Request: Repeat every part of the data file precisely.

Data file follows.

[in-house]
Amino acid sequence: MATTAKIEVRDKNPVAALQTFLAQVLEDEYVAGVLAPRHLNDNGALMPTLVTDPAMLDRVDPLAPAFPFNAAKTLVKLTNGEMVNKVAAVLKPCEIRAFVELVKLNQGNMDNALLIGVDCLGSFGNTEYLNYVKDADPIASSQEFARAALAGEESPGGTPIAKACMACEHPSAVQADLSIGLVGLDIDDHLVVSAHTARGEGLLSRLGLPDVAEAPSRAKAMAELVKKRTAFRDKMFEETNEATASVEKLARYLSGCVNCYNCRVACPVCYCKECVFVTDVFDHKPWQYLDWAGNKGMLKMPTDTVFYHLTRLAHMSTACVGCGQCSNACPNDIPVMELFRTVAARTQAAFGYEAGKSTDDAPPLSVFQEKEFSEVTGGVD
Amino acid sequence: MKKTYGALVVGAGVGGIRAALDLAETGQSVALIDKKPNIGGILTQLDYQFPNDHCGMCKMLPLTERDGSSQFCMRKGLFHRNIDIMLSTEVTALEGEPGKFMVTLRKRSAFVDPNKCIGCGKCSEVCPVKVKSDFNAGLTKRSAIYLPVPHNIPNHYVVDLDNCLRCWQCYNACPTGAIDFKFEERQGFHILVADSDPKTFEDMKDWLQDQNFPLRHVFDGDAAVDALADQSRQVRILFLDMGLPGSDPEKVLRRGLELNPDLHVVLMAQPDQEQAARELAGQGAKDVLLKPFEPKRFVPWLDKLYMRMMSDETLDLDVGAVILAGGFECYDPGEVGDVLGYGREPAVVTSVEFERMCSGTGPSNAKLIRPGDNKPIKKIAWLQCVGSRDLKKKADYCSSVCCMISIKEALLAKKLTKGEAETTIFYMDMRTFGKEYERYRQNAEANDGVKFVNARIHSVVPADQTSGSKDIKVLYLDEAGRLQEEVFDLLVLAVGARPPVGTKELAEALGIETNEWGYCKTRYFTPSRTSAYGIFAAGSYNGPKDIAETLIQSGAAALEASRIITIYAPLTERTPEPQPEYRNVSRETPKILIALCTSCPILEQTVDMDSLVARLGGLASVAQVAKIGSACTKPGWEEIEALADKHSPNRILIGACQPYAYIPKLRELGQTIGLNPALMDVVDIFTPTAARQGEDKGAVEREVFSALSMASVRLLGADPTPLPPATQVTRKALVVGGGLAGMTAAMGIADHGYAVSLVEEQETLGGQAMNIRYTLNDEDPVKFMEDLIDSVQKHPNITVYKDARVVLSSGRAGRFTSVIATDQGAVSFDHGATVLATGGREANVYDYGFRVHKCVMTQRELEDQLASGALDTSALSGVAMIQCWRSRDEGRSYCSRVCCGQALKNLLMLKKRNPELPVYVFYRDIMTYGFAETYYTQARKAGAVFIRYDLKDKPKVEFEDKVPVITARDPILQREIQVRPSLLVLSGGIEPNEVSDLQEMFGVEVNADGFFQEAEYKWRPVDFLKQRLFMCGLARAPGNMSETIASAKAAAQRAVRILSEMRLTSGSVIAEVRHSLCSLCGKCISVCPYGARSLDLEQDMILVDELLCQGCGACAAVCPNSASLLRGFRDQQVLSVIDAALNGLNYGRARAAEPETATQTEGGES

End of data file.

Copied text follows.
[in-house]
Amino acid sequence: MATTAKIEVRDKNPVAALQTFLAQVLEDEYVAGVLAPRHLNDNGALMPTLVTDPAMLDRVDPLAPAFPFNAAKTLVKLTNGEMVNKVAAVLKPCEIRAFVELVKLNQGNMDNALLIGVDCLGSFGNTEYLNYVKDADPIASSQEFARAALAGEESPGGTPIAKACMACEHPSAVQADLSIGLVGLDIDDHLVVSAHTARGEGLLSRLGLPDVAEAPSRAKAMAELVKKRTAFRDKMFEETNEATASVEKLARYLSGCVNCYNCRVACPVCYCKECVFVTDVFDHKPWQYLDWAGNKGMLKMPTDTVFYHLTRLAHMSTACVGCGQCSNACPNDIPVMELFRTVAARTQAAFGYEAGKSTDDAPPLSVFQEKEFSEVTGGVD
Amino acid sequence: MKKTYGALVVGAGVGGIRAALDLAETGQSVALIDKKPNIGGILTQLDYQFPNDHCGMCKMLPLTERDGSSQFCMRKGLFHRNIDIMLSTEVTALEGEPGKFMVTLRKRSAFVDPNKCIGCGKCSEVCPVKVKSDFNAGLTKRSAIYLPVPHNIPNHYVVDLDNCLRCWQCYNACPTGAIDFKFEERQGFHILVADSDPKTFEDMKDWLQDQNFPLRHVFDGDAAVDALADQSRQVRILFLDMGLPGSDPEKVLRRGLELNPDLHVVLMAQPDQEQAARELAGQGAKDVLLKPFEPKRFVPWLDKLYMRMMSDETLDLDVGAVILAGGFECYDPGEVGDVLGYGREPAVVTSVEFERMCSGTGPSNAKLIRPGDNKPIKKIAWLQCVGSRDLKKKADYCSSVCCMISIKEALLAKKLTKGEAETTIFYMDMRTFGKEYERYRQNAEANDGVKFVNARIHSVVPADQTSGSKDIKVLYLDEAGRLQEEVFDLLVLAVGARPPVGTKELAEALGIETNEWGYCKTRYFTPSRTSAYGIFAAGSYNGPKDIAETLIQSGAAALEASRIITIYAPLTERTPEPQPEYRNVSRETPKILIALCTSCPILEQTVDMDSLVARLGGLASVAQVAKIGSACTKPGWEEIEALADKHSPNRILIGACQPYAYIPKLRELGQTIGLNPALMDVVDIFTPTAARQGEDKGAVEREVFSALSMASVRLLGADPTPLPPATQVTRKALVVGGGLAGMTAAMGIADHGYAVSLVEEQETLGGQAMNIRYTLNDEDPVKFMEDLIDSVQKHPNITVYKDARVVLSSGRAGRFTSVIATDQGAVSFDHGATVLATGGREANVYDYGFRVHKCVMTQRELEDQLASGALDTSALSGVAMIQCWRSRDEGRSYCSRVCCGQALKNLLMLKKRNPELPVYVFYRDIMTYGFAETYYTQARKAGAVFIRYDLKDKPKVEFEDKVPVITARDPILQREIQVRPSLLVLSGGIEPNEVSDLQEMFGVEVNADGFFQEAEYKWRPVDFLKQRLFMCGLARAPGNMSETIASAKAAAQRAVRILSEMRLTSGSVIAEVRHSLCSLCGKCISVCPYGARSLDLEQDMILVDELLCQGCGACAAVCPNSASLLRGFRDQQVLSVIDAALNGLNYGRARAAEPETATQTEGGES